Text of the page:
Friday, January 11, 2008

One Last Taxes Blog

Okay, well, maybe I'm doing you a favor as you go into tax season by talking about taxes in an election year.
Fact is, you're not going to get much more than rhetoric from the candidates (ever) and I feel that if you're going to have an opinion it should be based on reflection and deliberation with the facts as they lay.

Today I point you to Paul Krugman and AngryBear as they dove tail nicely around the question of how government intervention affects (I don't mean "effects") the economy.

Right now there is talk about the Federal Reserve cutting the lending rate, again, this time an anticipated .5%; but what does that mean? From Krugman's Post :
Monetary policy mainly exerts its influence through housing: high interest rates squeeze home construction, low rates encourage it. Interest rates have much less direct effect on business investment. The reason? Housing lasts much longer.
Suppose you take out a loan to buy a machine whose economic life is only 5 years — which is highly likely, given both physical wear and tear and technological obsolescence. How much difference does it make whether the interest rate on the loan is 4 percent or 6 percent? Not much: the monthly payment on a 5-year loan at 4% is less than 5% lower than the monthly payment on a loan at 6%. So interest rates don't have much effect on business investment.
On the other hand, suppose you buy a house with a 30-year mortgage. The monthly payment on a 4% mortgage is more than 20 percent lower than on a 6% mortgage. So interest rates make a lot of difference to housing.
So here's what normally happens in a recession: the Fed cuts rates, housing demand picks up, and the economy recovers.
Krugman goes on to point out that the problem with this strategy, this time, is that the source of recessionary pressure lies largely with the housing market, itself. This happened because accounting for banks changed (the following from Calculated Risk):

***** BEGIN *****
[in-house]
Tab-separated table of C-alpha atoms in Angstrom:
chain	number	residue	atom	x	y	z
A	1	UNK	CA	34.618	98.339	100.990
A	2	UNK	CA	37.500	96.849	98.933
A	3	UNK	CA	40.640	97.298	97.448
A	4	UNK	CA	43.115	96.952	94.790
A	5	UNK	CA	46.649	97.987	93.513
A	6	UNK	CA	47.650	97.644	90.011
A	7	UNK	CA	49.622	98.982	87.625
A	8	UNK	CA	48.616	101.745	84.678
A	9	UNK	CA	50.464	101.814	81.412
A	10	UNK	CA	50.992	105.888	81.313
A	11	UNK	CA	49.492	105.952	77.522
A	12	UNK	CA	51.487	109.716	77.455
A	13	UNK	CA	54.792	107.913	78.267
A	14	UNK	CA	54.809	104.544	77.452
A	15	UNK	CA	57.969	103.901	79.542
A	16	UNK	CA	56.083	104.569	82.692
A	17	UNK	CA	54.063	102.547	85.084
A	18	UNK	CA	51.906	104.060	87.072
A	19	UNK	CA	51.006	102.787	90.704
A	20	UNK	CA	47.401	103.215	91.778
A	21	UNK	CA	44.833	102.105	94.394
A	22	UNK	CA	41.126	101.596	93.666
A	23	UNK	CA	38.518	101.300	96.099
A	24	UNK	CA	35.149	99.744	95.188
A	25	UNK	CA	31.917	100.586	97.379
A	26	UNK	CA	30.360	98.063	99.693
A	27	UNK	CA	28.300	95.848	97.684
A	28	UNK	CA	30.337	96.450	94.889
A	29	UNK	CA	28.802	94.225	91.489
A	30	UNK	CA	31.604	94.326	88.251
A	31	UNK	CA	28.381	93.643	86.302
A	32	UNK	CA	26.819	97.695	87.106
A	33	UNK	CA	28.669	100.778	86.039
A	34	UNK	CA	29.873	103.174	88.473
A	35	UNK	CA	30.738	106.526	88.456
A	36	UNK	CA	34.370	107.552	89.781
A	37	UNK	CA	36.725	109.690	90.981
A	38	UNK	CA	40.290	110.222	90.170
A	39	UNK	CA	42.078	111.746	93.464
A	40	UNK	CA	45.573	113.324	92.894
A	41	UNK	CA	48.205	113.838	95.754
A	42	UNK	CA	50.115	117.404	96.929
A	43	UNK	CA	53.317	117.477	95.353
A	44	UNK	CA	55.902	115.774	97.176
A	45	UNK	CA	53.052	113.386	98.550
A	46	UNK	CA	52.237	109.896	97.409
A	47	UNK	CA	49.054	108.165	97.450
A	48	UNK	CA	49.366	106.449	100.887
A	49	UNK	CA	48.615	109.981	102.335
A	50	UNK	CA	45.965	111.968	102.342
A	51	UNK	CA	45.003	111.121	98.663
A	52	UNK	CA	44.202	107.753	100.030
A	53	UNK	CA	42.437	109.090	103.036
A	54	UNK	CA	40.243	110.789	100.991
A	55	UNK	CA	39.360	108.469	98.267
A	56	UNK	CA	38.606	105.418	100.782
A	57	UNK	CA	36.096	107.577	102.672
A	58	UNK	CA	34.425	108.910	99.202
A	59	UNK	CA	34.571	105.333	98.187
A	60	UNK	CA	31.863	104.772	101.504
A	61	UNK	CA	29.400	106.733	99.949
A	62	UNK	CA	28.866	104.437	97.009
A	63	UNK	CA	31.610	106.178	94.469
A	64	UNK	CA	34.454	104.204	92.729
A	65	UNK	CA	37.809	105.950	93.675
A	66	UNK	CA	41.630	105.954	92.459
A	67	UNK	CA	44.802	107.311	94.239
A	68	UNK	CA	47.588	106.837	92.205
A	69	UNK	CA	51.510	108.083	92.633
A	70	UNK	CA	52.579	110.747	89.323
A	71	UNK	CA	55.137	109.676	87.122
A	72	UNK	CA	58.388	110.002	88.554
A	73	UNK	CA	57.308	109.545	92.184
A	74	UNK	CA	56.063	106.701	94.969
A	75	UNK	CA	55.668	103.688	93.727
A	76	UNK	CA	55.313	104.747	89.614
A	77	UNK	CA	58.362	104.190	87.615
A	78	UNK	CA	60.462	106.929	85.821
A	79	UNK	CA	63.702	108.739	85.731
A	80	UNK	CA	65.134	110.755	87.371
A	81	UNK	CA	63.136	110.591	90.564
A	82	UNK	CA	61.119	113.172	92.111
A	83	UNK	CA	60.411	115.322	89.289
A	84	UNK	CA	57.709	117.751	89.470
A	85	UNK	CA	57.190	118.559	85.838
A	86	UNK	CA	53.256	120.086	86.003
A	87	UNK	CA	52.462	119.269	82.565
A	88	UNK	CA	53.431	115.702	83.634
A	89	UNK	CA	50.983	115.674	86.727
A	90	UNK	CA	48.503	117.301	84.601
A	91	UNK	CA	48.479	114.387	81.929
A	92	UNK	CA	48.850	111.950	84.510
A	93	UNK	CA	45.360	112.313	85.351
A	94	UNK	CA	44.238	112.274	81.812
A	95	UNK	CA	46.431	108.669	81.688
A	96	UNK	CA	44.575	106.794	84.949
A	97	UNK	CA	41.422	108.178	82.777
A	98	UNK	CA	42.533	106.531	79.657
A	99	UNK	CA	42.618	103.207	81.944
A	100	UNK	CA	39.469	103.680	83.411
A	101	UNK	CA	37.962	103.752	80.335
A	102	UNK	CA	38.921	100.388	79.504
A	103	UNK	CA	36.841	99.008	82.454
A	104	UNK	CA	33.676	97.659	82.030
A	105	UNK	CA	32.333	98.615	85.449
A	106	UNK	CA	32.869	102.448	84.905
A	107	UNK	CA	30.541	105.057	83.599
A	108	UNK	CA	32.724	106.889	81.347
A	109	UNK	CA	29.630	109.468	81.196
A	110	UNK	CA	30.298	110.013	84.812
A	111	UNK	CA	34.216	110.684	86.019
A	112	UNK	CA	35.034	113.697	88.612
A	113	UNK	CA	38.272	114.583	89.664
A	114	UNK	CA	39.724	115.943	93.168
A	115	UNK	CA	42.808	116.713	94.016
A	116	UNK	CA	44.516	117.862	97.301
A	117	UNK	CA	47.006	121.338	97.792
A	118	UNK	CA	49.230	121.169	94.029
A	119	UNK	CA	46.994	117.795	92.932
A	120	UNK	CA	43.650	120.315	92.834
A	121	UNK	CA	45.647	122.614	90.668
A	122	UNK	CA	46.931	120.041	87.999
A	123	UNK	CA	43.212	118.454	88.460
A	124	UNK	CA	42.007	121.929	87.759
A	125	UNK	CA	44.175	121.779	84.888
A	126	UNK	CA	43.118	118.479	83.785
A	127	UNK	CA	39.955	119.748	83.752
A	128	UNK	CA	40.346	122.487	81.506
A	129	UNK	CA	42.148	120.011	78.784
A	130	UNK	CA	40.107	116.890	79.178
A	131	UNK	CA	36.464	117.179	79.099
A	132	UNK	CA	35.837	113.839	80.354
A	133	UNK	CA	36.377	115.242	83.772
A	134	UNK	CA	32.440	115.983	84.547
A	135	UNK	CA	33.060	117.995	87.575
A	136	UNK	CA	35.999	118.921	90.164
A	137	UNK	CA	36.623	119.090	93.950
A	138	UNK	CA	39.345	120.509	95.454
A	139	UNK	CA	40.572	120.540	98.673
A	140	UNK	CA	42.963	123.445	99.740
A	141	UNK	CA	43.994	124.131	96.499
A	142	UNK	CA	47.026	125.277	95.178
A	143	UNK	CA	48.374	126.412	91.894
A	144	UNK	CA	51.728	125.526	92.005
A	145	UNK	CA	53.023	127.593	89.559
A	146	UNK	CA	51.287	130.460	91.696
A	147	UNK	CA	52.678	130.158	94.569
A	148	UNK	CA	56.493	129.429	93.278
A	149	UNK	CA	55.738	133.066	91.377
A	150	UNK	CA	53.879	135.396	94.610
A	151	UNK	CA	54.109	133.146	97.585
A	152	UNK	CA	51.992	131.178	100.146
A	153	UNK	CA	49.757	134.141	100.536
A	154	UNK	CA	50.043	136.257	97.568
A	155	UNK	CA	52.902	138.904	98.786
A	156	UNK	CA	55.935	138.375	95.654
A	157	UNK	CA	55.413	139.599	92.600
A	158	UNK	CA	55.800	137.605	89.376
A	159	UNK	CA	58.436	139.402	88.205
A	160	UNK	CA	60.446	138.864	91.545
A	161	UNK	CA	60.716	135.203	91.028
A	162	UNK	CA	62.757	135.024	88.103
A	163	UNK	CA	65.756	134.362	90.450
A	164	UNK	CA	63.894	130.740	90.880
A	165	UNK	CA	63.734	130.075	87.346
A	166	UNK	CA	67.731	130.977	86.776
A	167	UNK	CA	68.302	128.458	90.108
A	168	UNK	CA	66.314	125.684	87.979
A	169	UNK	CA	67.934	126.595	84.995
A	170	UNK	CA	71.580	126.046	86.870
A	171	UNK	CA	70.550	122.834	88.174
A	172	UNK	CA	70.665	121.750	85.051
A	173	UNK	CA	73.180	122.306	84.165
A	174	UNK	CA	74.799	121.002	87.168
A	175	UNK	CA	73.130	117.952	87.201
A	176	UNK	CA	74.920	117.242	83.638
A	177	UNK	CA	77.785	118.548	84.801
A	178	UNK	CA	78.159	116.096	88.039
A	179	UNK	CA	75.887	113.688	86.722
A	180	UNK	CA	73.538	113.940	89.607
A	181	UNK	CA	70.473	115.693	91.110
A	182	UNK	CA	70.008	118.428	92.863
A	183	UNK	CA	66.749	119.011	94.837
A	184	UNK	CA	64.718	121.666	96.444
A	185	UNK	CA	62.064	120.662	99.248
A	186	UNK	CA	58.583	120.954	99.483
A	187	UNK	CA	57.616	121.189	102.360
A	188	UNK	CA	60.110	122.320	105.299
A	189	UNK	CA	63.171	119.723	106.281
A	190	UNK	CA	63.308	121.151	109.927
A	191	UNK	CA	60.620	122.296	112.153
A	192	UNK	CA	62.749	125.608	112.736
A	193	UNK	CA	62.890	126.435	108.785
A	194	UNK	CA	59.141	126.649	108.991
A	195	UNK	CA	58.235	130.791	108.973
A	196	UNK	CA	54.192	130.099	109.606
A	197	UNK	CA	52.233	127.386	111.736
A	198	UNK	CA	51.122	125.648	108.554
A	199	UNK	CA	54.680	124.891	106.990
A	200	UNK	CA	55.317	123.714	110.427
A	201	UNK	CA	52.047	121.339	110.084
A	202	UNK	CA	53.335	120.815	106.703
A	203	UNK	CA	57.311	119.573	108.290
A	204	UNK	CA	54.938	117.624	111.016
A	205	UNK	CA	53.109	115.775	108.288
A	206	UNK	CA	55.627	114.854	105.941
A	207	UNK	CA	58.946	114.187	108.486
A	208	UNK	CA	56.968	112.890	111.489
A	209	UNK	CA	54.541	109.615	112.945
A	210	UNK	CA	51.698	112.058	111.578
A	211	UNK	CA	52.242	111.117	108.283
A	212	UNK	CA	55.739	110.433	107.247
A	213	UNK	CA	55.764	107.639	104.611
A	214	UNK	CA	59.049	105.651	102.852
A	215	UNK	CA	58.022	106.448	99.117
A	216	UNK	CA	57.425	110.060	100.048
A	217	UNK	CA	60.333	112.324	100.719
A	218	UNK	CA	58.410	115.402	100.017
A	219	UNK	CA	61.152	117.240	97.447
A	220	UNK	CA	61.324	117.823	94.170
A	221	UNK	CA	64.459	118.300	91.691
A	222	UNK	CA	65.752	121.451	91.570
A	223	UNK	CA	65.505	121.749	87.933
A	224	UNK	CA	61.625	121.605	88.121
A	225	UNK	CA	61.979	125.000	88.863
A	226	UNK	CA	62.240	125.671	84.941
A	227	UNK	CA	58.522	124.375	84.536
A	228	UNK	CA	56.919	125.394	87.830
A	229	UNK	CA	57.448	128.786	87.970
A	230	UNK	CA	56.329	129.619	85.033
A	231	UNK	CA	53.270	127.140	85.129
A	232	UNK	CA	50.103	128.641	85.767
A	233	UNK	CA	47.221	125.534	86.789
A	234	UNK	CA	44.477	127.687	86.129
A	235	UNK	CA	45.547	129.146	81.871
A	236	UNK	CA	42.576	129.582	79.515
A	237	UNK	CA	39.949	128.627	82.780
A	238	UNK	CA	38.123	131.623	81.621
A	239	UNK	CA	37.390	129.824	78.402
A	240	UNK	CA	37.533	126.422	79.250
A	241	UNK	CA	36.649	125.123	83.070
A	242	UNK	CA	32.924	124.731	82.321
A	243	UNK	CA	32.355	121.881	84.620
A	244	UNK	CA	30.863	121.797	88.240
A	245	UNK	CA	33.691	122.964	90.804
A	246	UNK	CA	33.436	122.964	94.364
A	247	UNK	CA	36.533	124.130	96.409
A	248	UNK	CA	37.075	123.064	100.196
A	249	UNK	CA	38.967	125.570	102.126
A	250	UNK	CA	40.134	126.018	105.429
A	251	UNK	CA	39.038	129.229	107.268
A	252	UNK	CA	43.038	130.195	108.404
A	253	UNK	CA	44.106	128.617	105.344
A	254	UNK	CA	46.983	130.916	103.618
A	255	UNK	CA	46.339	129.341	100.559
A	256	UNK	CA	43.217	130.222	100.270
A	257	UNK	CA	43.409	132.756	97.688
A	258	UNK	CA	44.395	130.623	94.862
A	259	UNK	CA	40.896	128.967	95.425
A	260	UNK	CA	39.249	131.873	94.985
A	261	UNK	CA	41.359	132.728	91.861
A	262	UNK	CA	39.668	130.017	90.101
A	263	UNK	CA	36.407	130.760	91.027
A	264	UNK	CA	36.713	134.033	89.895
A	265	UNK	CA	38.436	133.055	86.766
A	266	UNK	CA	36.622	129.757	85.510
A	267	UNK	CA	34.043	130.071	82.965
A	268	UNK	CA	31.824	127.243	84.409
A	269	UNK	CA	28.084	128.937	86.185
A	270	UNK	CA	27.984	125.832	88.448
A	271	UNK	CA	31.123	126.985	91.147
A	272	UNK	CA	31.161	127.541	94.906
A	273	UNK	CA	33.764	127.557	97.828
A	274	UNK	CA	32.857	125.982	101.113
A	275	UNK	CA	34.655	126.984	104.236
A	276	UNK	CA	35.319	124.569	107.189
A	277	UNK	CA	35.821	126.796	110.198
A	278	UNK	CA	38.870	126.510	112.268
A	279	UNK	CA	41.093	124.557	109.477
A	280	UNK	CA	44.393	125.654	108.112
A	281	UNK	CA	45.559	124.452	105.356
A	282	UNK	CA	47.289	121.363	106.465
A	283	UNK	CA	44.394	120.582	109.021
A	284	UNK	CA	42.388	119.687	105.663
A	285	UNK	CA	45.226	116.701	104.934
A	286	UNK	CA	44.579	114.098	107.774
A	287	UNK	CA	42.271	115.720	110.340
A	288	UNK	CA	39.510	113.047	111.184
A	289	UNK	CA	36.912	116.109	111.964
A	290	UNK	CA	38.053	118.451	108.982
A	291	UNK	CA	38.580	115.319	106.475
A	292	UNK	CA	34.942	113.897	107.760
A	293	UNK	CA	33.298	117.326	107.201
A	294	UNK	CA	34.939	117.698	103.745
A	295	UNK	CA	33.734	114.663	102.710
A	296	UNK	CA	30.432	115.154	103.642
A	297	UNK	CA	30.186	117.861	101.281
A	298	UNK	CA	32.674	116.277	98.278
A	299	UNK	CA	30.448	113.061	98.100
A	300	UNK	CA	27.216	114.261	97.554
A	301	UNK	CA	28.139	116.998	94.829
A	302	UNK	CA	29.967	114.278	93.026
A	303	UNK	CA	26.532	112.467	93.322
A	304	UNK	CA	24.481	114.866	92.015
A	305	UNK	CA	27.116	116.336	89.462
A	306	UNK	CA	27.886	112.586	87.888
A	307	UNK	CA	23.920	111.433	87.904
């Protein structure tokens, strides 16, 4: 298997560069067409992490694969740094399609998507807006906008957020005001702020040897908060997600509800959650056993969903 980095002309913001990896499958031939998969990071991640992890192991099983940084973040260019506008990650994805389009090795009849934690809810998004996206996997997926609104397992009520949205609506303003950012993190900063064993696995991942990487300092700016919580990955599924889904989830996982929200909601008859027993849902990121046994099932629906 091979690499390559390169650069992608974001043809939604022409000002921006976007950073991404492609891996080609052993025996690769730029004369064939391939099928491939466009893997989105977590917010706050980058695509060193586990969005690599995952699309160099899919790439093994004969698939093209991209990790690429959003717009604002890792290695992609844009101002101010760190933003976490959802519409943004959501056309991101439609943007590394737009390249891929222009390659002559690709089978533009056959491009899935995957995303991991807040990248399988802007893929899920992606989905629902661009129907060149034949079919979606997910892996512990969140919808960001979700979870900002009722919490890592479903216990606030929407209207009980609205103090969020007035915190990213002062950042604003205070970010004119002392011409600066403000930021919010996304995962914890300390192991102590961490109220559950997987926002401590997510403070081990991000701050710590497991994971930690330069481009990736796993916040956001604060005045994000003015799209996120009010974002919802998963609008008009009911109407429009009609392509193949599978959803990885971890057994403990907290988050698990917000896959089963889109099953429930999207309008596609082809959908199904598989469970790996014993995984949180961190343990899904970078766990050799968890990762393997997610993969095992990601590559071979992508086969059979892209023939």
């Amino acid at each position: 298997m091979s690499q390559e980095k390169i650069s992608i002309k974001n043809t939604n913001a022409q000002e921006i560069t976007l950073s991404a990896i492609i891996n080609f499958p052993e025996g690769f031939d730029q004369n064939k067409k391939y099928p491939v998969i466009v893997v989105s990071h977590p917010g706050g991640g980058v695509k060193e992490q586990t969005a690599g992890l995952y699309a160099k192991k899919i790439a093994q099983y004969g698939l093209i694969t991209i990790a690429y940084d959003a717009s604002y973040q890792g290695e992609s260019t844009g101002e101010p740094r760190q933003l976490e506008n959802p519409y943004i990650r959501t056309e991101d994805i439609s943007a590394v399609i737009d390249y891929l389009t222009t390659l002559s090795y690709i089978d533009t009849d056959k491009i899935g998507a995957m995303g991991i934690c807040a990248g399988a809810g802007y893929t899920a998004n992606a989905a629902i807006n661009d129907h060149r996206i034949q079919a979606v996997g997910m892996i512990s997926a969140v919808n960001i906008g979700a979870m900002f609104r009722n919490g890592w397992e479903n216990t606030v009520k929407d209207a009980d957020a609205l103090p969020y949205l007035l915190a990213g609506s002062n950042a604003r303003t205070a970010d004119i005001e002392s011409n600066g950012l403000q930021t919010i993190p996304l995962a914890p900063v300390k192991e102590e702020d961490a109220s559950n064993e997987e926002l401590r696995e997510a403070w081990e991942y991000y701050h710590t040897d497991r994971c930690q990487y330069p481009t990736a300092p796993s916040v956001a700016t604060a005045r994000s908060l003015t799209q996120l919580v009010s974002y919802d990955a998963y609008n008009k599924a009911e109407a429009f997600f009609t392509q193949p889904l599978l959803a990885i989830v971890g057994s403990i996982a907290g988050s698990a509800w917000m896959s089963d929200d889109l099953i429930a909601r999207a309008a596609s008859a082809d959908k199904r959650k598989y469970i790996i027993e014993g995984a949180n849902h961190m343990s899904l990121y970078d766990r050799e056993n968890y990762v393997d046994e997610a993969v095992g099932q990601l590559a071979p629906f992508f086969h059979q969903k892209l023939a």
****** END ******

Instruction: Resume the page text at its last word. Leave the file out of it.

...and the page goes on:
The accounting rule in question, Financial Accounting Standard 114, was adopted in 1993. Lynn E. Turner, a former chief accountant of the Securities and Exchange Commission, recalls that it was enacted because of abuses by financial institutions during the savings and loan debacle. Under the old rule, banks could avoid reporting losses so long as they expected to get the principal back eventually, even if the borrower did not have to pay interest on the restructured loan. The rule put an end to that.

Or at least it put an end to it for most types of loans. These banks live with F.A.S. 114 for their commercial mortgages and corporate loans, but according to Ms. Utermohlen, they don't have systems in place to do the calculations for large numbers of restructured residential mortgage loans.

The calculations, it turns out, are not that complicated. You could do them with a decent financial calculator, or an Excel spreadsheet. But the banks argue that would take too much effort, given the volume of loans likely to be restructured.
"This would be extremely time-consuming and would likely involve additional staff dedicated to this purpose," Ms. Utermohlen said in a letter to the Financial Accounting Standards Board this week.
(emphasis added)
That's right, the banks are arguing that they're not responsible for the recession because EXCEL IS TOO HARD TO USE.

Well, it wouldn't be a big deal, I suppose, except for the fact that since this Bush came to office we've been fighting a recession by stimulating the generation of long term loans we call mortgages. Why do this instead of promote long term growth through paying down debt or promoting government spending on education and grants to scientists? I don't know why not. That's not what this administration and those within our government wanted to support.

Probably because those supporters of less government intervention (let the markets fix themselves, that's fair) believe that tax cuts (reducing the amounts of taxes individuals pay) have a stimulating effect on the ecnomy.